Ecumenical optimists believe that Christians must find ways in which they agree with the other guys and build on those. Ecumenical partisans believe that Christians can’t find such agreements – not meaningful ones, anyway – and must maintain the space between themselves and the other guys. Both get it right and get it wrong, because they don’t understand how ecumenical friendships work.
Catholic apologists will declare that Jesus wanted the Church to be one, but Protestants have thousands of churches (Ha!). Protestant apologists will dismiss some of Catholicism’s central dogmas with “That’s not in the Bible,” said with the confidence of someone throwing down a royal flush.
Neither tries to see why the others believe what they do and think they are being faithful Christians in believing it. The Catholic, for example, doesn’t stop to think that the Protestant may have an understanding of the Church’s “oneness” that is not dependent on institutional unity.
Optimism works in the opposite direction. Catholics excited about how much their Evangelical friends know the Bible will often say that in their Bible-reading the Evangelicals put Catholics to shame. Sometimes, they assert a Protestant claim because the Protestant knows the Bible so much better. Sad, but true.
Both partisans and optimists see one truth, but miss the truth the other sees. Look at these two cases from the Catholic side. The Catholic should see that Protestant ecclesiology makes sense, and that it gets at something right about our fellowship with other Christians. Our Protestant friends are neither stupid nor unfaithful. At the same time, they reject the Church as Jesus gives it to us, and they lose a lot that we want them to have. They’re outside something which they should be inside, for their own happiness.
The Catholic should also admire Protestants’ deep commitment to Scripture and their gifts in reading it well. If ignorance of Scripture is ignorance of Christ, they may know Jesus better than we do. At the same time, they don’t know everything Scripture teaches, and don’t get quite right many things they do see, because they don’t read it with the aid of the developed Tradition. The Bible they know isn’t quite the Bible as it’s been given to us, the one that forms with Sacred Tradition “one sacred deposit of the word of God”.
The point of division keeps shifting and can’t be settled at a single place or derived from a simple formula. The answer is always a matter of yes and no, or here and there, or even here one moment and there the next.
We don’t give up the work of finding that moving point of agreement, because friends want to agree. It’s also the point where the differences matter and can make the people on the other side angry. Catholics believe that intercommunion, for example, is unacceptable, and that people marrying outside the Church must promise to raise their children within it. The first especially can deeply offend Protestant friends, but it can’t be denied or mitigated.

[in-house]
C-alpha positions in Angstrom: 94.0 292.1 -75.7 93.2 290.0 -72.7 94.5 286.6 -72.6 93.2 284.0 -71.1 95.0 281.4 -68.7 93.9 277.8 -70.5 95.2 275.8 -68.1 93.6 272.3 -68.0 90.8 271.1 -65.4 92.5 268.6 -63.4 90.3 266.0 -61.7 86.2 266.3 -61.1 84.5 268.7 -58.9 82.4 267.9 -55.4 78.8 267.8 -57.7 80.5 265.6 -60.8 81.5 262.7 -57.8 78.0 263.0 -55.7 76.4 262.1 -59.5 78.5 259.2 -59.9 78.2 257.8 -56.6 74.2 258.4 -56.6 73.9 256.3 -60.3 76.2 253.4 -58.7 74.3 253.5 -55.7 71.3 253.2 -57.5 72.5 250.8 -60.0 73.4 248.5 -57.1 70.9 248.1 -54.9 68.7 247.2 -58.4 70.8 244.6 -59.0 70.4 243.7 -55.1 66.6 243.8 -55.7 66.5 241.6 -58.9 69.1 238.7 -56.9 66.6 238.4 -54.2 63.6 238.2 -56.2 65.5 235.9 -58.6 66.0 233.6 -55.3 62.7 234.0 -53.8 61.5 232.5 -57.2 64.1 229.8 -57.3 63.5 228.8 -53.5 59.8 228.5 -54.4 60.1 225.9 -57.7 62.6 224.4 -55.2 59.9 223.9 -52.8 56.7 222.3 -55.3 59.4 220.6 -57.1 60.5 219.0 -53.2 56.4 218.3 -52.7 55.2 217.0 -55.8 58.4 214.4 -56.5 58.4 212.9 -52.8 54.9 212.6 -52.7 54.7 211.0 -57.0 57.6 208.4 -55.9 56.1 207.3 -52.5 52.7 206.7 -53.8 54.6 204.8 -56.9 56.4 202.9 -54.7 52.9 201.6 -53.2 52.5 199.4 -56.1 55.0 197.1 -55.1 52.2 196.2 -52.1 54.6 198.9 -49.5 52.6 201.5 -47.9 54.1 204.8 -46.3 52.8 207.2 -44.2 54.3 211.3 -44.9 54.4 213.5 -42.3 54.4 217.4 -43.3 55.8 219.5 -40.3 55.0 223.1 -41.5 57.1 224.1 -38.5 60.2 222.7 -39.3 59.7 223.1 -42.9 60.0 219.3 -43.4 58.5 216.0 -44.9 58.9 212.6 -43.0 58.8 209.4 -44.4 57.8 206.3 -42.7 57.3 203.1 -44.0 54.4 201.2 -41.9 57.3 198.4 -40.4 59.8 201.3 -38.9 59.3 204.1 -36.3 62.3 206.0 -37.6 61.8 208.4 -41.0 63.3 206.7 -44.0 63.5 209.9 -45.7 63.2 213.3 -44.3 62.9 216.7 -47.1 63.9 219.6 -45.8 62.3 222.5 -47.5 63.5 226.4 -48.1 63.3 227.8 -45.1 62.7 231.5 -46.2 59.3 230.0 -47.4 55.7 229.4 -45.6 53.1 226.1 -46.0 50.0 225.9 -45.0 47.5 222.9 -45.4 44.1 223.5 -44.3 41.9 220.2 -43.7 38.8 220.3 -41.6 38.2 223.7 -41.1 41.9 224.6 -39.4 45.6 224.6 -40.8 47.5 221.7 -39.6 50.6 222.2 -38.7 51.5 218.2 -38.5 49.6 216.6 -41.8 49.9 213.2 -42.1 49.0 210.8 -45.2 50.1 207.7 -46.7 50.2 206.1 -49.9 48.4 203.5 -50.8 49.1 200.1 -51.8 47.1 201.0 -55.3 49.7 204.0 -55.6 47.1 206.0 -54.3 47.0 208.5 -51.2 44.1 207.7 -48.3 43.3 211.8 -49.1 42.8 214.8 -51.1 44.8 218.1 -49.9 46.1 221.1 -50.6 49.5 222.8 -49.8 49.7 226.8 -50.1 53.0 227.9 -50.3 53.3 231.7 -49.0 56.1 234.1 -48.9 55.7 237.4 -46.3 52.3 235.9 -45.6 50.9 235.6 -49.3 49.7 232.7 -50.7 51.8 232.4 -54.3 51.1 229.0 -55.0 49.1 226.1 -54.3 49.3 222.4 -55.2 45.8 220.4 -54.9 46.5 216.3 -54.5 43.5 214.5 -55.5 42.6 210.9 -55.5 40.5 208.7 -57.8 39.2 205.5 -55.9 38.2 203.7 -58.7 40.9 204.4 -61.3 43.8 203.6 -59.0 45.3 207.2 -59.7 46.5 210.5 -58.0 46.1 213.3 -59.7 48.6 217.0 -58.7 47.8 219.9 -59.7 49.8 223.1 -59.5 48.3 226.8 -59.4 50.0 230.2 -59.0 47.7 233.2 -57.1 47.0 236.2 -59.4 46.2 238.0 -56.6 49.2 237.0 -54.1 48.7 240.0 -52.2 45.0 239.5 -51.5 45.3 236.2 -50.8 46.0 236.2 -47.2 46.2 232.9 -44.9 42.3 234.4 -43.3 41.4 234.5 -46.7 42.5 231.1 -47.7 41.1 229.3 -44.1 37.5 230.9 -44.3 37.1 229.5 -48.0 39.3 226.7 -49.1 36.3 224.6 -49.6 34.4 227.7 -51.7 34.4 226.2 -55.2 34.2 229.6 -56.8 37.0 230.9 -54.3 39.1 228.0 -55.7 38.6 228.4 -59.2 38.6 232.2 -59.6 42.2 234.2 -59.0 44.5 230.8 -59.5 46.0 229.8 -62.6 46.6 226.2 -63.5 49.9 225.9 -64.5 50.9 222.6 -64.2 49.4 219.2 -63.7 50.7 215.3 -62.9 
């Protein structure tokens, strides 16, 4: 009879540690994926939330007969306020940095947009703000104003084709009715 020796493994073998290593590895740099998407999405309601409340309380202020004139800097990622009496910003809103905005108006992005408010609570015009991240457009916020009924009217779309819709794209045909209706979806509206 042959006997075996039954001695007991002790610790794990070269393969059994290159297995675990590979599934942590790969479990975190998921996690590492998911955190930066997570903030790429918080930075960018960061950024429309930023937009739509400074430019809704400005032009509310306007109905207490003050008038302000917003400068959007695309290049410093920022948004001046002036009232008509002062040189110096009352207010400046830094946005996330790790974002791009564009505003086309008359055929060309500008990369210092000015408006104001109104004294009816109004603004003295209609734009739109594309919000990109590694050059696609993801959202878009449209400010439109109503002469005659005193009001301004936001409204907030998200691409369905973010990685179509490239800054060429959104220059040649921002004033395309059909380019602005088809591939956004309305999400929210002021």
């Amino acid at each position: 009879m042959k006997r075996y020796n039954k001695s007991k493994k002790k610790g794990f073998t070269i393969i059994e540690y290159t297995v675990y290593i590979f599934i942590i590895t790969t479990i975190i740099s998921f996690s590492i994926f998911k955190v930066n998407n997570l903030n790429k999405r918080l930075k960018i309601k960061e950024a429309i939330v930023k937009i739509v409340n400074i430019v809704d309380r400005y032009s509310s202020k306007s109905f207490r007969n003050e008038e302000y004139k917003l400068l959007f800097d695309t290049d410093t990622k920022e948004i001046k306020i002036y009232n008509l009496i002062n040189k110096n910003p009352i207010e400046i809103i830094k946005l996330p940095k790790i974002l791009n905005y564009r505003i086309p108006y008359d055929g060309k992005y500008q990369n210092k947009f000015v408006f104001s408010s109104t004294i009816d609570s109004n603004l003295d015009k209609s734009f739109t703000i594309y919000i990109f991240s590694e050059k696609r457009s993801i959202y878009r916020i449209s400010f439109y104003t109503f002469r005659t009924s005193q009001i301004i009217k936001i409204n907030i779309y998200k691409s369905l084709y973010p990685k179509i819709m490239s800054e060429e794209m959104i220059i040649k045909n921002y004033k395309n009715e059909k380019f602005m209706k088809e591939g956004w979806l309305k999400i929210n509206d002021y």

The relation is primarily personal, not theoretical, because the theoretical can’t be settled to both sides’ satisfaction. Not without one side giving up its distinctiveness, anyway. The differences go much too deep for that. It’s primarily personal in that we recognise each other as real friends of Jesus, and accept that He loves those other friends even though they’re actually wrong about what He says and wants.
Except for those times we have to take up the differences, we do as much as we can with our friends on the other side. We’re both friends of our great friend and that means we can be friends too.
It’s not easy and apparently many people can’t do it. Or won’t. Some become hard partisans, some boundless optimists. Both dissolve the tension: one by exploding it, the other by collapsing it.
A hardcore Calvinist follows me on Twitter and sometimes makes snide remarks about my Catholic writing. He is one of those who can’t set differences aside. In response to a column for Aleteia about the way people come to believe the Catholic teaching about Mary through being a Catholic, he tweeted, “Frog in the kettle” (meaning we can gradually become accustomed to something that will kill us).
That would be true for anyone who entered a developed way of life with a particular and complex understanding of the world. (This is all Newman 101.) You almost certainly enter with questions unanswered and many things only partly understood, and others you do not yet know about. The entry may be perfectly rational, because you see that here truth is found, here is the place I must be. But that judgment precedes agreement with every particular point and knowledge of the whole thing.
This would be as true of someone entering my follower’s Orthodox Presbyterian Church as someone entering the Catholic Church. Both begin with milk, as St Paul put it (1 Corinthians 3:2). Both must grow through obedience towards what he called “the measure of the stature of the fullness of Christ” (Ephesians 4:13).
One man’s slowly boiled frog is another man’s maturity. When the other man is another friend of Our Lord’s, we’d do better to assume he’s a grown-up than assume he’s a cooked frog.
David Mills, former executive editor of First Things, is finishing The Catholic Death, to be published by Sophia